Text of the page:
"Right now, I'm somewhere other than my house. Where is this? I want to go home."
Kimie Kishi, 69, who is from the city of Miyoshi in Hiroshima Prefecture and lives with a condition known as A-bomb microcephaly, suddenly telephoned me last summer after being admitted to an elderly care facility following a diagnosis of suspected dementia.
Kishi spoke in an agitated and tearful-sounding voice, and when I interjected to ask her questions, she just kept on going without answering them. Finally, she hung up.
For many years, Kishi had been living on her own. Her weight dropped from more than 40 kilograms down to 36, however, and she became unable to recall whether or not she had eaten. She repeatedly shopped for the same foods, which began piling up in her refrigerator.
Finally, a care manager who regularly visited Kishi's home recognized that something was off. Determining that it was dangerous for her to continue living alone, paperwork was filled out for her to enter the care facility.
Unable to understand what was happening, Kishi became consumed with anxiety.
On the bright side, an examination conducted in March this year did not reveal any brain atrophy. Her weight returned to what it had been before, and she appeared healthier-looking overall. Because of her exposure to the atomic bomb, she had always been prone to illness. The number of pills that she takes daily is being gradually reduced, because of the possibility that the large number that she's been taking was causing negative effects.
Kishi walked using a cane when living at home, but now she depends on a wheelchair at the care facility. While she sometimes appears upbeat, a sad expression will suddenly cloud her face.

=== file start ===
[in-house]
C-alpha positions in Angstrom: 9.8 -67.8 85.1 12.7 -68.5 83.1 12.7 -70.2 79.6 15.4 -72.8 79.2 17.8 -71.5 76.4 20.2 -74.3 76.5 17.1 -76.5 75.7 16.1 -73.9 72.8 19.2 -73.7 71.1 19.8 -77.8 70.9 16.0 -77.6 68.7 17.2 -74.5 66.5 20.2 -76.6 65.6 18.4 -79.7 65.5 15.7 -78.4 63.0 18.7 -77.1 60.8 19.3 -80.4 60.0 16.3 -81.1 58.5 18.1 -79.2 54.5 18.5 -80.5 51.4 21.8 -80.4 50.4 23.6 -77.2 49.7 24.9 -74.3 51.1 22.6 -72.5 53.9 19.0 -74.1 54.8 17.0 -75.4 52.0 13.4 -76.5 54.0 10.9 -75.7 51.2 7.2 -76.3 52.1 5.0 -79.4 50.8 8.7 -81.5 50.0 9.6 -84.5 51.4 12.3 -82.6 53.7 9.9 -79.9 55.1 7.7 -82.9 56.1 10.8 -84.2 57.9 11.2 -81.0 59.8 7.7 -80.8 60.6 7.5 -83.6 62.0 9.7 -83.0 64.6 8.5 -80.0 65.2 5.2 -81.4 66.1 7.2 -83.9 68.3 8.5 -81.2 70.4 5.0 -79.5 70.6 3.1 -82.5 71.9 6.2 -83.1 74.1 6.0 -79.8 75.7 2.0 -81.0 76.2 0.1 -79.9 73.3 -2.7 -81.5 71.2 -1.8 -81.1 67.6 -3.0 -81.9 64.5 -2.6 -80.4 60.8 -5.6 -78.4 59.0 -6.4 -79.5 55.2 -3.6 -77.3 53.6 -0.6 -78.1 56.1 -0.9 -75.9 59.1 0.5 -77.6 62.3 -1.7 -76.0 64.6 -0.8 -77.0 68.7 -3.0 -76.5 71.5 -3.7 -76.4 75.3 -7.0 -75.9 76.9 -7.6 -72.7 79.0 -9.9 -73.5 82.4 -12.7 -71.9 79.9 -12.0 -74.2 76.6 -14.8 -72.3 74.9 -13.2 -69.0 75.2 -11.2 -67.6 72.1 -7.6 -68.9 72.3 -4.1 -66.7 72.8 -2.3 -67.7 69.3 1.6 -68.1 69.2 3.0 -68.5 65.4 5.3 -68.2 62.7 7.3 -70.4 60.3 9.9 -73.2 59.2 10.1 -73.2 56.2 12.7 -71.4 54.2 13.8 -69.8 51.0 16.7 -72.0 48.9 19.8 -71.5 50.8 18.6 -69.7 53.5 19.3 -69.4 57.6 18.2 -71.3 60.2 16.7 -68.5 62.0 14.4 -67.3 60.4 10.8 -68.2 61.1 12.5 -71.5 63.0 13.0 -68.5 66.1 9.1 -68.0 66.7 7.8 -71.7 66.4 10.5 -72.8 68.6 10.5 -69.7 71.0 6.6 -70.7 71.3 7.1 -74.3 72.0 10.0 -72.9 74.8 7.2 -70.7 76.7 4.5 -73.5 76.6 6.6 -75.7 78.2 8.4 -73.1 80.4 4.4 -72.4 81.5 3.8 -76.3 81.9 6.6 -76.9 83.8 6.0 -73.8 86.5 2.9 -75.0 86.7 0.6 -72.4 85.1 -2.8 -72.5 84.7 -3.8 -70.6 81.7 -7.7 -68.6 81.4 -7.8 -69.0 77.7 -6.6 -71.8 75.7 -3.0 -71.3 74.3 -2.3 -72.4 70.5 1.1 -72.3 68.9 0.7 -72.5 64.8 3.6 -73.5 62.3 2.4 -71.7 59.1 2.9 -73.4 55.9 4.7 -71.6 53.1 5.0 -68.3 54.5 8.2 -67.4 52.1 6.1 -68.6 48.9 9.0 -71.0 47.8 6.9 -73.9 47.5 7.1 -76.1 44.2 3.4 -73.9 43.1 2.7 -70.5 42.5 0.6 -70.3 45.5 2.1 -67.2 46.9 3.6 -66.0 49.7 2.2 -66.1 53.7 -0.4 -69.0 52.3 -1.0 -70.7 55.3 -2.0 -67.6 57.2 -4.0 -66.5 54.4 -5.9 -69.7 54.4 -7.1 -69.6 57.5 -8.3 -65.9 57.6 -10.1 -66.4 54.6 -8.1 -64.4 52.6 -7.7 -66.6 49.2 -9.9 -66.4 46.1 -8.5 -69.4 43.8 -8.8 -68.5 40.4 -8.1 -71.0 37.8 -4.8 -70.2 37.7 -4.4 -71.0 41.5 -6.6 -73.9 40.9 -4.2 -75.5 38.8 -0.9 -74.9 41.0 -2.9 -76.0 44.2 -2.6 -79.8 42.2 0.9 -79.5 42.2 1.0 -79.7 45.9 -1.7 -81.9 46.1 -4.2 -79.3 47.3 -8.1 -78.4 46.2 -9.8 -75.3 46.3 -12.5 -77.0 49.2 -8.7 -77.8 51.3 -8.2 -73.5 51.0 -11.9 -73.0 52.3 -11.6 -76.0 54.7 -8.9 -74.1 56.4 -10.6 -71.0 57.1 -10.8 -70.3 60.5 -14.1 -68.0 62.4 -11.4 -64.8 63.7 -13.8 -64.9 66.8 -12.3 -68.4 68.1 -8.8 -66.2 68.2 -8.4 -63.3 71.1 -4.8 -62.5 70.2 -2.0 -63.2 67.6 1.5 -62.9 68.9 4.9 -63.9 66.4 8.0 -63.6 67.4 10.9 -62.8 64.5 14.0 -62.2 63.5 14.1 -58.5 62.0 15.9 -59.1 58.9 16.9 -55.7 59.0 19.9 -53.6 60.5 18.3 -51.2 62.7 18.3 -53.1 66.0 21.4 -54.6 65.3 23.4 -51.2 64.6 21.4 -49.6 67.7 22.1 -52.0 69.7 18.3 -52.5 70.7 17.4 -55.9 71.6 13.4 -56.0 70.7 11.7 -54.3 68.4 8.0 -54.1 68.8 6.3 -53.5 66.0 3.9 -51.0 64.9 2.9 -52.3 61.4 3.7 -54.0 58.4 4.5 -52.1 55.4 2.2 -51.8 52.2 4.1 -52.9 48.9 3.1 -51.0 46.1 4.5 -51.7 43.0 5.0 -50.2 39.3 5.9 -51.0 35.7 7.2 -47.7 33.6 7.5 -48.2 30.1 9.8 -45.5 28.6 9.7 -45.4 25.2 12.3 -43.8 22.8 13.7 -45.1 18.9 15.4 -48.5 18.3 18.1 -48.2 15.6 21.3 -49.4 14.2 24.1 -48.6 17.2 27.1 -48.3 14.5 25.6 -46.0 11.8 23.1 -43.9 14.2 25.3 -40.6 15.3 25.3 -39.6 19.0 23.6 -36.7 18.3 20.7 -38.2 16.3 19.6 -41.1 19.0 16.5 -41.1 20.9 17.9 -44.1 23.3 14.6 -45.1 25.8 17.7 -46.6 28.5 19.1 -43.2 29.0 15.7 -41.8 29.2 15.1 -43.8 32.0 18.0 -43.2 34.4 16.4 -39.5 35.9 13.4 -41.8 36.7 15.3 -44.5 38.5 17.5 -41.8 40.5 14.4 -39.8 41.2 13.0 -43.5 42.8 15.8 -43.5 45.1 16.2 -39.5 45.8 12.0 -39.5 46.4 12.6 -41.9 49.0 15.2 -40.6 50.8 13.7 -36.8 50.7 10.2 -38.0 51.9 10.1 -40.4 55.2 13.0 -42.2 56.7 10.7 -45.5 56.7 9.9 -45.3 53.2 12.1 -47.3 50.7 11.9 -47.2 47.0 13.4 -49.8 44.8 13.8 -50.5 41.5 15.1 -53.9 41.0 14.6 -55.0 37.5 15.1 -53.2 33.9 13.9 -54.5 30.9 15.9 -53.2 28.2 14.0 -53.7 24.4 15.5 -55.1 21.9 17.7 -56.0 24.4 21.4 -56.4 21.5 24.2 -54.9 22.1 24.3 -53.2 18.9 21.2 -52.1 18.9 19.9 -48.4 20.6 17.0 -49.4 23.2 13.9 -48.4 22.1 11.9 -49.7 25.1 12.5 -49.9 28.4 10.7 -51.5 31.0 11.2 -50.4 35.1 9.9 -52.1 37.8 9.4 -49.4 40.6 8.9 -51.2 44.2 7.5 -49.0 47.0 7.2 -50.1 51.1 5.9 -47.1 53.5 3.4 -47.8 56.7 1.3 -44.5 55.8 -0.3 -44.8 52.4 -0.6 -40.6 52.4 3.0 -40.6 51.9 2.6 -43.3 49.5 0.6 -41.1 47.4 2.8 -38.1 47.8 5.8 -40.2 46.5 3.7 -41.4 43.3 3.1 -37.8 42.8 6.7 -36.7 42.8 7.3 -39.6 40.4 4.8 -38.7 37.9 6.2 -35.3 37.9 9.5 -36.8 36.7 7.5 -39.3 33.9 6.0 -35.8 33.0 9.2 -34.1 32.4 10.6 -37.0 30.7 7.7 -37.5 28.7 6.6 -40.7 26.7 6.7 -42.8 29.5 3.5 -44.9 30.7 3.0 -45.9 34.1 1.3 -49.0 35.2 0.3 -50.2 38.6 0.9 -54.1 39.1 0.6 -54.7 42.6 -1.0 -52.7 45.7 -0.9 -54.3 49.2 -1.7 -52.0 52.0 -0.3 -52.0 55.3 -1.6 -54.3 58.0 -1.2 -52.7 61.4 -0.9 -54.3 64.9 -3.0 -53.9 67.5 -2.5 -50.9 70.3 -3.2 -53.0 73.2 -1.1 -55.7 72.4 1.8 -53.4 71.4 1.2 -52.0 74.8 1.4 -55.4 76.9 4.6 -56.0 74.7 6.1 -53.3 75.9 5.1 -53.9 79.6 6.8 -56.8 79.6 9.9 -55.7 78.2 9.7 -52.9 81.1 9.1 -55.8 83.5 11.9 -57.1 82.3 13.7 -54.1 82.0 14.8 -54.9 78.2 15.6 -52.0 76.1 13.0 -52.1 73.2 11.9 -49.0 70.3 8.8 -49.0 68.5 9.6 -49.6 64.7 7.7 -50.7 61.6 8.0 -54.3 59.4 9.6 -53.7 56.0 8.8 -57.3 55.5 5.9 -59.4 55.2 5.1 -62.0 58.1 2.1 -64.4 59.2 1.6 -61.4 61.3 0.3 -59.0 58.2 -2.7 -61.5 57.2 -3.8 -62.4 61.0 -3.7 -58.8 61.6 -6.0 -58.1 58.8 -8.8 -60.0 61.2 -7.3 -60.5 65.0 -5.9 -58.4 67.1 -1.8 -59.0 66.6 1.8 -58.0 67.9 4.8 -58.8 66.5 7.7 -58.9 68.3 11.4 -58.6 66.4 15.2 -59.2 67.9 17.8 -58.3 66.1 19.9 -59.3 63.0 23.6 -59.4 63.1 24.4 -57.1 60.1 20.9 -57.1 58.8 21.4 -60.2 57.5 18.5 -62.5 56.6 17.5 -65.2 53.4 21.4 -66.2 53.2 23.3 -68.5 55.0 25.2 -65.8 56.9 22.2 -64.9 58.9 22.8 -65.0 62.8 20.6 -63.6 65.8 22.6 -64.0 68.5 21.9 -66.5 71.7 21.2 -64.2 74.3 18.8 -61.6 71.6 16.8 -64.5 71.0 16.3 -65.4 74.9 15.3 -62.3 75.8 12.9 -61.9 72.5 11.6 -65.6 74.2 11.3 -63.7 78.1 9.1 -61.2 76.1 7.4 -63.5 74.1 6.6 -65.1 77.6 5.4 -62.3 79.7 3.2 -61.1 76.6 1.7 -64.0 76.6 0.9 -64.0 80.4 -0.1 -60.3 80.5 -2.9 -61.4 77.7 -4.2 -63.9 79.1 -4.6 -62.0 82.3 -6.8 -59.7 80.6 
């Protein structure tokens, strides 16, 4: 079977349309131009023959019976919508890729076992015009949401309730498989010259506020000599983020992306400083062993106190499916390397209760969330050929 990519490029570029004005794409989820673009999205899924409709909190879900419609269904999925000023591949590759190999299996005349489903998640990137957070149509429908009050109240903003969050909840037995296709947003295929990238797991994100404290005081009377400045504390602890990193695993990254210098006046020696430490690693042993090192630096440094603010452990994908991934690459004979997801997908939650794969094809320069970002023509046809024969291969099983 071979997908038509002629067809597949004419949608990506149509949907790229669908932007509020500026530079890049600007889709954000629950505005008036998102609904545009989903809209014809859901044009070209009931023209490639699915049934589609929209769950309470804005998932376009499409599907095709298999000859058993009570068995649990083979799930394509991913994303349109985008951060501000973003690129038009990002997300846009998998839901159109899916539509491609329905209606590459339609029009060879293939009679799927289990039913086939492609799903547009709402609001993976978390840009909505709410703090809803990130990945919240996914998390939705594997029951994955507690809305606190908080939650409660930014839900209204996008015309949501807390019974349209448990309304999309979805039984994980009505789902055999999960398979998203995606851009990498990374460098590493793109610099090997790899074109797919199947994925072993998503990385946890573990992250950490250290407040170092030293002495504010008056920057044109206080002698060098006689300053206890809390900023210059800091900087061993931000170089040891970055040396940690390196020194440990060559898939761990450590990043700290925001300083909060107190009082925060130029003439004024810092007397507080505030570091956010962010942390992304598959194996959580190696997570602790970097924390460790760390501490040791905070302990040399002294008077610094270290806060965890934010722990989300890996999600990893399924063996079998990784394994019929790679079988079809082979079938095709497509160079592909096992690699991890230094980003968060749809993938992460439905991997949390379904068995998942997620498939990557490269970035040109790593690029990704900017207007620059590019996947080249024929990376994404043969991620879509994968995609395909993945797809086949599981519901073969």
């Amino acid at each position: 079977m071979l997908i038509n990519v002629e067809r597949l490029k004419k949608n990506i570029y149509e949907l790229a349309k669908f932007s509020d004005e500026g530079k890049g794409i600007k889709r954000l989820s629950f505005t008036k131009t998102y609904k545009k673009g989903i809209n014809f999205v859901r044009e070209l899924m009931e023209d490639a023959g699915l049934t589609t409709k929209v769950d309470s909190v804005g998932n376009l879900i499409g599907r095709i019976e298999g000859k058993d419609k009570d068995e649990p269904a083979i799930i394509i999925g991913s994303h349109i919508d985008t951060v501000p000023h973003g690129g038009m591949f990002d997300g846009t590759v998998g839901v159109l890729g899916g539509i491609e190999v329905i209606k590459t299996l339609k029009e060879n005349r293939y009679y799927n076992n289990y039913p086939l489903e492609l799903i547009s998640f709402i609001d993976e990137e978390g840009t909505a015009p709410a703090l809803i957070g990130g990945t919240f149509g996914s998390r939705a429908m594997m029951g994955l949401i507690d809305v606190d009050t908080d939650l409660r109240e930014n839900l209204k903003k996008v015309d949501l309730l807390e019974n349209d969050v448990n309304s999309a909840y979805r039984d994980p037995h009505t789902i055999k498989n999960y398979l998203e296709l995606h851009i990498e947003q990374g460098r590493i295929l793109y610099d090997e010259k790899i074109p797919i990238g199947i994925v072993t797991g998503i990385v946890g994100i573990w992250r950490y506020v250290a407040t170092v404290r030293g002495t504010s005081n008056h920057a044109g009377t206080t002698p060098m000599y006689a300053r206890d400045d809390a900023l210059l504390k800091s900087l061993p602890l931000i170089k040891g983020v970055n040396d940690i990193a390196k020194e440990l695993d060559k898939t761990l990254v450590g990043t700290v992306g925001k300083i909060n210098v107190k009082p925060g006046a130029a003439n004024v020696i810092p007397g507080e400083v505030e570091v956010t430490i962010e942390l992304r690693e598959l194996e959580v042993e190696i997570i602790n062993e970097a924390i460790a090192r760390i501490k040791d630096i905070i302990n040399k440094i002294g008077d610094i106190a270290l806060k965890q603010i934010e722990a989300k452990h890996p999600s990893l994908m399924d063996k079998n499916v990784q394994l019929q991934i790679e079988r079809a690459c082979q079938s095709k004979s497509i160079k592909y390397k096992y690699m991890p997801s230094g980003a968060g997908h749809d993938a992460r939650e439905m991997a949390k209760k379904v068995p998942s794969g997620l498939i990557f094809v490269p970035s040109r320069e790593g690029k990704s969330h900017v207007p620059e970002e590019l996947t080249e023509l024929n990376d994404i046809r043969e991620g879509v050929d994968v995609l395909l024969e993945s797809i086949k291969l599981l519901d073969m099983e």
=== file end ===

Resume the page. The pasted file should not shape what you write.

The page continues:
"Even though I'm surrounded by people, I am alone," she says. "When I feel lonely, I remember things from the past."
Kishi has become unable to express herself the way she wants to, and often struggles for words while speaking. While her recent memories are somewhat fuzzy, she remains able to discuss with clarity the story that she recounts having heard from her now deceased mother regarding her hibakusha experience. "I was exposed to the atomic bomb while I was still in my mother's womb," she explains.
She also has additional memories that will likely never fade: being bullied as a result of the leg disability with which she was born due to her exposure to radiation in utero; and the grief she experienced as an adult when others told her that her head was too small.
This year marks 70 years since the atomic bombing -- and 10 years since I first began interviewing Kishi. "You've certainly done your full share of speaking up and bearing witness, haven't you?" I ask her, in response to which her feeble-sounding voice suddenly perks up.
"No, I haven't spoken up enough," she replies. "I was born with microcephaly as a result of the atomic bombing -- and I am not the only one."
Kishi used to attend gatherings of a group called The Mushroom Club for people with A-bomb microcephaly, but she's lost touch with the other members. She is unable to get back in contact with them since she has forgotten how to use a mobile phone.
"I wonder how everyone is doing?" she muses. "I want to see them, but I'm not doing so well these days."
As she speaks these words, tears glisten in her eyes. (By Hiroko Tanaka, Osaka Cultural News Department)
(This is Part 2 of a new Hibakusha series)